The EU Officially Bans the Sale of Internal Combustion Engine (ICE) Vehicles from 2035 in Its Quest to Be “The World’s First Climate-Neutral Continent”

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By Kim Johnson | 3Q 2022 | IN-6626

With Europe aiming to be the first carbon-neutral continent by 2050, the European Union (EU) Parliament recently voted to make the sales of new Internal Combustion Engine (ICE) vehicles illegal by 2035.

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Market Disrupting Announcements Drive the Automotive Future

NEWS


News headlines are a daily influence in modern life, but few of them are changing the world as we know it, such as the recent Internal Combustion Engine (ICE) ban from the European Union (EU). With Europe aiming to be the first carbon-neutral continent by 2050, the EU Parliament recently voted to make the sales of new ICE vehicles illegal by 2035. This timetable is set to support a 55% reduction in carbon emissions from automobiles compared with emissions in 2021, up from a 37.5% Carbon Dioxide (CO2) reduction initially required last year. In response, automakers have insisted that a rapid transition to Electric Vehicles (EVs) can only be made possible with massive investments in charging infrastructure, as even customers who can afford an electric price premium have cited “range anxiety” (a driver’s concern that a vehicle has insufficient fuel or energy capacity to reach a destination) due to the lack of public charging stations as a challenge with converting to electric. Thus, to boost EV sales and mitigate range concerns, the EU has proposed legislation to install public charging points no more than 60 kilometers apart on major roads by 2025.

The Electric Vehicle Bandwagon Is Growing Globally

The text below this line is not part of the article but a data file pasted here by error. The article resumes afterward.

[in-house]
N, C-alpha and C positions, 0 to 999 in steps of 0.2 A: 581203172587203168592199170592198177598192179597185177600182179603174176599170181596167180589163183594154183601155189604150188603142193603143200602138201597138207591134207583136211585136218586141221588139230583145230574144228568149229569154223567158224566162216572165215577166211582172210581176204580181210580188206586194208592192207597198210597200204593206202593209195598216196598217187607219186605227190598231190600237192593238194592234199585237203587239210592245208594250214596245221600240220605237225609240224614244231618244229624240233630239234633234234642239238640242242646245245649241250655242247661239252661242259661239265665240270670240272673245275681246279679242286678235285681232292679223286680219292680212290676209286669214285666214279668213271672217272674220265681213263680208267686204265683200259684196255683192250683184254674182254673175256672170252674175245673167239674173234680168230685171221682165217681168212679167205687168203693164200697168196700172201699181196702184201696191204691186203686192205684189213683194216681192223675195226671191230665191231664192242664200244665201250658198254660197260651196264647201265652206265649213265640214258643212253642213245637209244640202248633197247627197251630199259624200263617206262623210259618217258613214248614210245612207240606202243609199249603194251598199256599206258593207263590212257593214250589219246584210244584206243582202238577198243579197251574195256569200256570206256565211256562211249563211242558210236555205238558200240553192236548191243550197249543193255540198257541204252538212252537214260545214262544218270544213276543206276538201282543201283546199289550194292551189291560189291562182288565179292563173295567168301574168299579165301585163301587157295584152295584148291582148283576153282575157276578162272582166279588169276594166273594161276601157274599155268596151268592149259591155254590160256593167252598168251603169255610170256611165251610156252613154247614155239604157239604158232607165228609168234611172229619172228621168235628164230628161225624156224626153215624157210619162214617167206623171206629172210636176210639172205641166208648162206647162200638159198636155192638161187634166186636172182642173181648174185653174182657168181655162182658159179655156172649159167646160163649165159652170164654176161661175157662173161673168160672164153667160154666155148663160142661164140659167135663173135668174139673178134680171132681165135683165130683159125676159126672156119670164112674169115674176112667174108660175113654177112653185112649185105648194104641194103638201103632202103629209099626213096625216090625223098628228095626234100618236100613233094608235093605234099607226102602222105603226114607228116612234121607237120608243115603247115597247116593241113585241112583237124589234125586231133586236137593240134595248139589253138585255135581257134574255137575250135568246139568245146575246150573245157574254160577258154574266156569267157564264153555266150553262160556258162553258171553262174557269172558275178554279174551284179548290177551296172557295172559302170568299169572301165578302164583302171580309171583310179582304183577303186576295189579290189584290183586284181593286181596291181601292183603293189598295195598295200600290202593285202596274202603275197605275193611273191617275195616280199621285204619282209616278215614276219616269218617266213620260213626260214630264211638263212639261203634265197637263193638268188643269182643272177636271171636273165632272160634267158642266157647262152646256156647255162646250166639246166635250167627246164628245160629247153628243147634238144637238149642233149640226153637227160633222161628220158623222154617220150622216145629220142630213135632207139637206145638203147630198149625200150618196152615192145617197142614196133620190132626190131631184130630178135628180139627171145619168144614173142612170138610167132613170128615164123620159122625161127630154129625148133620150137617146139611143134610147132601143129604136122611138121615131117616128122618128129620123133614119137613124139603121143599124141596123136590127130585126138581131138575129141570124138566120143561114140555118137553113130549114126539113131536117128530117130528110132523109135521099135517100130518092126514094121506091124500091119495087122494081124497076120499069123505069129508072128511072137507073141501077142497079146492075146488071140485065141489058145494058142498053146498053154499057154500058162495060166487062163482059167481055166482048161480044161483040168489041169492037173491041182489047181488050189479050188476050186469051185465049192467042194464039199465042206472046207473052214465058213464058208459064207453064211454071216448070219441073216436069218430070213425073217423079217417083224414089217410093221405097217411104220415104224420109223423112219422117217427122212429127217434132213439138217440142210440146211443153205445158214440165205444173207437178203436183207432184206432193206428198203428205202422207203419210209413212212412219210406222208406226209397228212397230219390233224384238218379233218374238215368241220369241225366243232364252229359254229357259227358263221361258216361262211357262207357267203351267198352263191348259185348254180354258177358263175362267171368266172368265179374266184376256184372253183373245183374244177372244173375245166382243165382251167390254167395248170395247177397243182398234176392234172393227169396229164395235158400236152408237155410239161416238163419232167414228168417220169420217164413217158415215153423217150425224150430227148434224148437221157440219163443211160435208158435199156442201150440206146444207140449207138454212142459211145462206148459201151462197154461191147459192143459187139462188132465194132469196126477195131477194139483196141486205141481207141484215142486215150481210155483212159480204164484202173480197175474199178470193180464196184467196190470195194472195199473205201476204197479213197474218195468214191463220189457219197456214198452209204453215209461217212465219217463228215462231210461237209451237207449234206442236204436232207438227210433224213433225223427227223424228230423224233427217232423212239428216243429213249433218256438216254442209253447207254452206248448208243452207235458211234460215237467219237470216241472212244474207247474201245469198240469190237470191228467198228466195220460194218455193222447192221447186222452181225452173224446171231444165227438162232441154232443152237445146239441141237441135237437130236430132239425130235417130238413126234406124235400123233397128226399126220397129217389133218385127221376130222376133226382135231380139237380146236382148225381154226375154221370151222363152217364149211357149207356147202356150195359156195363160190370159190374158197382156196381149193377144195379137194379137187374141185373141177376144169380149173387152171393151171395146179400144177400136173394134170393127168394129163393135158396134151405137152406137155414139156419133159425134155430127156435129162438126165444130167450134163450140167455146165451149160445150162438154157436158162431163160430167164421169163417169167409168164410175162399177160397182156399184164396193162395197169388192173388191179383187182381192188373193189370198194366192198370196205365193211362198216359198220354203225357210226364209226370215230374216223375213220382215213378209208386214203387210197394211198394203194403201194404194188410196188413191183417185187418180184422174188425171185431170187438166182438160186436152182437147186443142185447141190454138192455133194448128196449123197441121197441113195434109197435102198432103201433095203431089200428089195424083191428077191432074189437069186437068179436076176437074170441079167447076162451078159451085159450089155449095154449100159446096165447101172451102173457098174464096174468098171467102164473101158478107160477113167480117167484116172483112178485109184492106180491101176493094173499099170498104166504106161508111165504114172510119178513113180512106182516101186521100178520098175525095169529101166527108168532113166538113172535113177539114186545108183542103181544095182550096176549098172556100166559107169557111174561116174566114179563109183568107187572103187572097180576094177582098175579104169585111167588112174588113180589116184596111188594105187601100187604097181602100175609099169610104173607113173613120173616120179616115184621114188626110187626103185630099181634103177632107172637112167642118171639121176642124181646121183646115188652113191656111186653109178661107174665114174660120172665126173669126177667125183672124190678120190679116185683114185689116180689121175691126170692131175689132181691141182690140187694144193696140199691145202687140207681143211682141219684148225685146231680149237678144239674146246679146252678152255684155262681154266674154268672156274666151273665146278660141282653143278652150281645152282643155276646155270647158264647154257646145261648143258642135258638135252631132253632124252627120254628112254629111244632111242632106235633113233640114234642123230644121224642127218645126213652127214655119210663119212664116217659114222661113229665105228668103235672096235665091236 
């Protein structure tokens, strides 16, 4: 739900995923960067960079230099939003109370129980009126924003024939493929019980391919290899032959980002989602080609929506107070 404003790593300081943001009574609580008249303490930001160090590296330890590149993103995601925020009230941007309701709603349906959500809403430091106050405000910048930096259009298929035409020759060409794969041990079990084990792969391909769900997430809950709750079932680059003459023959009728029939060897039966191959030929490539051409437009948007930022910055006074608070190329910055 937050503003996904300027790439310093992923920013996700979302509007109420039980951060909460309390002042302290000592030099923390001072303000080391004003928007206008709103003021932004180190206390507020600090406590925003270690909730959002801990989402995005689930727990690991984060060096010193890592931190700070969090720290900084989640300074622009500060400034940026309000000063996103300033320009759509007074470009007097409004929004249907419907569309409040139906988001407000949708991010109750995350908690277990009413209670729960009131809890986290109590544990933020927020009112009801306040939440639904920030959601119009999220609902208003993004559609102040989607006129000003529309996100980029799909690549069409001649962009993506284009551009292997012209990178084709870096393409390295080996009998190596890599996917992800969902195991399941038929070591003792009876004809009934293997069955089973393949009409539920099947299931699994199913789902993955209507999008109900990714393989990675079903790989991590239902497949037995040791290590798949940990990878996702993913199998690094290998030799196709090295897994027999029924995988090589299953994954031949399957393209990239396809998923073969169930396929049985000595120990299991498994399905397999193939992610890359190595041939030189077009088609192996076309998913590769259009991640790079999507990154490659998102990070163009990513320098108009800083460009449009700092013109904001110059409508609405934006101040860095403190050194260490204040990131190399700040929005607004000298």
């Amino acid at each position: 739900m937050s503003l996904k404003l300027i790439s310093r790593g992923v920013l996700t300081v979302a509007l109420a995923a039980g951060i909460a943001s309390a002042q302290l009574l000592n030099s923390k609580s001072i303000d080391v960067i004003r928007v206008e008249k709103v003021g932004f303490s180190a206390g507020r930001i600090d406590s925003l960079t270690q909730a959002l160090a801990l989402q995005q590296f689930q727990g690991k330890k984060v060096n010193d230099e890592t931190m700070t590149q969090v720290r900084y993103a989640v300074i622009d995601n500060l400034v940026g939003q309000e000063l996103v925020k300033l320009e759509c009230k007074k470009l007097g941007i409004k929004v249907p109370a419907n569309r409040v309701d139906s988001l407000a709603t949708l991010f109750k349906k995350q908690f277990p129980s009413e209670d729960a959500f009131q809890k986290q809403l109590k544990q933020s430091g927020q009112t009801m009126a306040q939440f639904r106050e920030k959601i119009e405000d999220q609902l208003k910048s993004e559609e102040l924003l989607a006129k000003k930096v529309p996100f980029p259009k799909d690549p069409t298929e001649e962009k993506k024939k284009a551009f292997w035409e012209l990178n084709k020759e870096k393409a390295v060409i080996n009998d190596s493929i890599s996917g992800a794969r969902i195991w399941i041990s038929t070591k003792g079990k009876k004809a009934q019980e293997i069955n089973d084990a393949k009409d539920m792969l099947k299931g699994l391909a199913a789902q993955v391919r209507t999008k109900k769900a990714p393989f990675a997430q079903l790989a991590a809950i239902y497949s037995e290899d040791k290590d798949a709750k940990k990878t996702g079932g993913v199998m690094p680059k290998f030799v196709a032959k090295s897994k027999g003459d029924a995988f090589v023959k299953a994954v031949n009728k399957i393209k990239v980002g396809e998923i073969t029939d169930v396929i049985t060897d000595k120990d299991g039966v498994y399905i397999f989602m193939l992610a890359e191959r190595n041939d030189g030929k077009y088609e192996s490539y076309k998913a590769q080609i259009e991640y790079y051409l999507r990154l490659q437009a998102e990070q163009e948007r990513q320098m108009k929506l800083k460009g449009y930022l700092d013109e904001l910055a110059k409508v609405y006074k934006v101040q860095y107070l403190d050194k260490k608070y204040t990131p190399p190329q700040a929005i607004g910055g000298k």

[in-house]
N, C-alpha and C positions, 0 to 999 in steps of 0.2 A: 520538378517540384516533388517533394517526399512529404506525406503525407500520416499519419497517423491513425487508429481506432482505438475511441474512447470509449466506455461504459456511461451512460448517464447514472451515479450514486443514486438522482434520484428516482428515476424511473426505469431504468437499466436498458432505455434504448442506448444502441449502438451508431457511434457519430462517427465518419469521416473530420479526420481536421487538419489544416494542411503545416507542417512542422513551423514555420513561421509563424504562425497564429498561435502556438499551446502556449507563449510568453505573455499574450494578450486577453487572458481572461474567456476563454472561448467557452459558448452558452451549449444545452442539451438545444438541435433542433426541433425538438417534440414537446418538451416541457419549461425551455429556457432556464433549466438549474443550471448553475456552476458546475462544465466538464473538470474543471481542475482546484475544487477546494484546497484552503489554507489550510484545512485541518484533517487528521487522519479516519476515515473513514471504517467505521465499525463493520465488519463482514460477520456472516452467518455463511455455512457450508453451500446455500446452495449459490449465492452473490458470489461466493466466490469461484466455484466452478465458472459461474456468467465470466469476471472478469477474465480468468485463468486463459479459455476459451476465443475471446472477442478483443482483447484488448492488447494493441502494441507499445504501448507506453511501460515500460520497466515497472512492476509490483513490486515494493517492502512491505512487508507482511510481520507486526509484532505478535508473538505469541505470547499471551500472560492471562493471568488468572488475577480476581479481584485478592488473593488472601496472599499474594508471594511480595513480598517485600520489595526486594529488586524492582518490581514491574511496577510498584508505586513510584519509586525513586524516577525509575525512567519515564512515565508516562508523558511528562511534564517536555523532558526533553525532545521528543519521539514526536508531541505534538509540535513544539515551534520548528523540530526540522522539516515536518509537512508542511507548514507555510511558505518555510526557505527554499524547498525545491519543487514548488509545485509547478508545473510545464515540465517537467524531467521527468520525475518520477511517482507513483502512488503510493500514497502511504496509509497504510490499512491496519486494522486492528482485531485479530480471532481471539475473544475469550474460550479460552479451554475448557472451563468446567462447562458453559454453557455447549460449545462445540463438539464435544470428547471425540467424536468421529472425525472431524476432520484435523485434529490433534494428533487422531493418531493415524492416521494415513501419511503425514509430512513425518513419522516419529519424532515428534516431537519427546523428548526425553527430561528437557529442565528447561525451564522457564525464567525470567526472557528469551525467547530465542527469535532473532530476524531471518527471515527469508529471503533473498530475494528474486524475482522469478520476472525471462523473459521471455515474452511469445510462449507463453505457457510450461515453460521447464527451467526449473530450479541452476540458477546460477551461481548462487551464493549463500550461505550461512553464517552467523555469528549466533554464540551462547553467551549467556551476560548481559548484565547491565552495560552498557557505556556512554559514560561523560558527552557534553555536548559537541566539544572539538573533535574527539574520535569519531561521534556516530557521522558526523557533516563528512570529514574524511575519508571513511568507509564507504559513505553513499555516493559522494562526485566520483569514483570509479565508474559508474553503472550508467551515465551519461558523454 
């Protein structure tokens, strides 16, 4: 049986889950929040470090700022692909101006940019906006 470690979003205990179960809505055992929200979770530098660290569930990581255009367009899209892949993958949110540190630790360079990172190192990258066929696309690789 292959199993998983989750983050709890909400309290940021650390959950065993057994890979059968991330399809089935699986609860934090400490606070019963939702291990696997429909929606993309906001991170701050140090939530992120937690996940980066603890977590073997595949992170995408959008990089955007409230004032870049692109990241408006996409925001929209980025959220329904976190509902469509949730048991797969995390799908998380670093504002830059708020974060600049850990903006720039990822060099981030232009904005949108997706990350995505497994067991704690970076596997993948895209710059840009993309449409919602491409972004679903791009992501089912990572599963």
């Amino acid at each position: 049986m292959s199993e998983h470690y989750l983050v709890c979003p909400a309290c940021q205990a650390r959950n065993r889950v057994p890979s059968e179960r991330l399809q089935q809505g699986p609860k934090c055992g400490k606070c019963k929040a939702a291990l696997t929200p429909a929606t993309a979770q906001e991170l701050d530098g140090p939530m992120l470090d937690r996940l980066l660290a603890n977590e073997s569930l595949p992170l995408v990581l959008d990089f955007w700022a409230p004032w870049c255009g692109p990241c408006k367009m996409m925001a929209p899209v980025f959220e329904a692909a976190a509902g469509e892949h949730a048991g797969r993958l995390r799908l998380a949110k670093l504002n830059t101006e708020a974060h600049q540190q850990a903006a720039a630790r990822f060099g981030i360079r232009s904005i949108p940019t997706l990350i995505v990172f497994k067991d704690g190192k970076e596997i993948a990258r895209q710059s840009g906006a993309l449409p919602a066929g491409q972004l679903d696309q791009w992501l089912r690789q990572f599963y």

IMPACT


While the EU’s announcement of a 100% ICE vehicle ban is not the first of its kind, it is perhaps the first of its scale, leveraging the 27-nation bloc to accelerate the way that transportation is designed, fueled, and facilitated through infrastructure. According to the World Economic Forum, the EU joins over 40 countries and other regional and local governments that have signed legislation to accelerate the transition to EVs.

  • Norway: EVs hit 65% of Norway’s new car sales in 2021, and Battery Electric Vehicles (BEVs) are expected to be 75% to 80% of the Norwegian market in 2022. Norway has the earliest national target for phasing out new gas vehicle sales in the world by 2025.
  • United Kingdom, Germany, Denmark, Greece, Sweden, the Netherlands, Iceland, and Israel: These countries have ambitiously banned the sale of new gas and diesel cars from 2030.
  • China: China plans to phase out traditional gas-burning automobiles by 2035, calling for all new vehicles to either be “new energy” or hybrid by that time. By 2030, China has mandated to automakers that EVs make up 40% of new vehicle sales.  
  • Japan, South Korea, Italy, Portugal, Canada, and Hong Kong: These countries have banned the sale of new gas or diesel cars from 2035.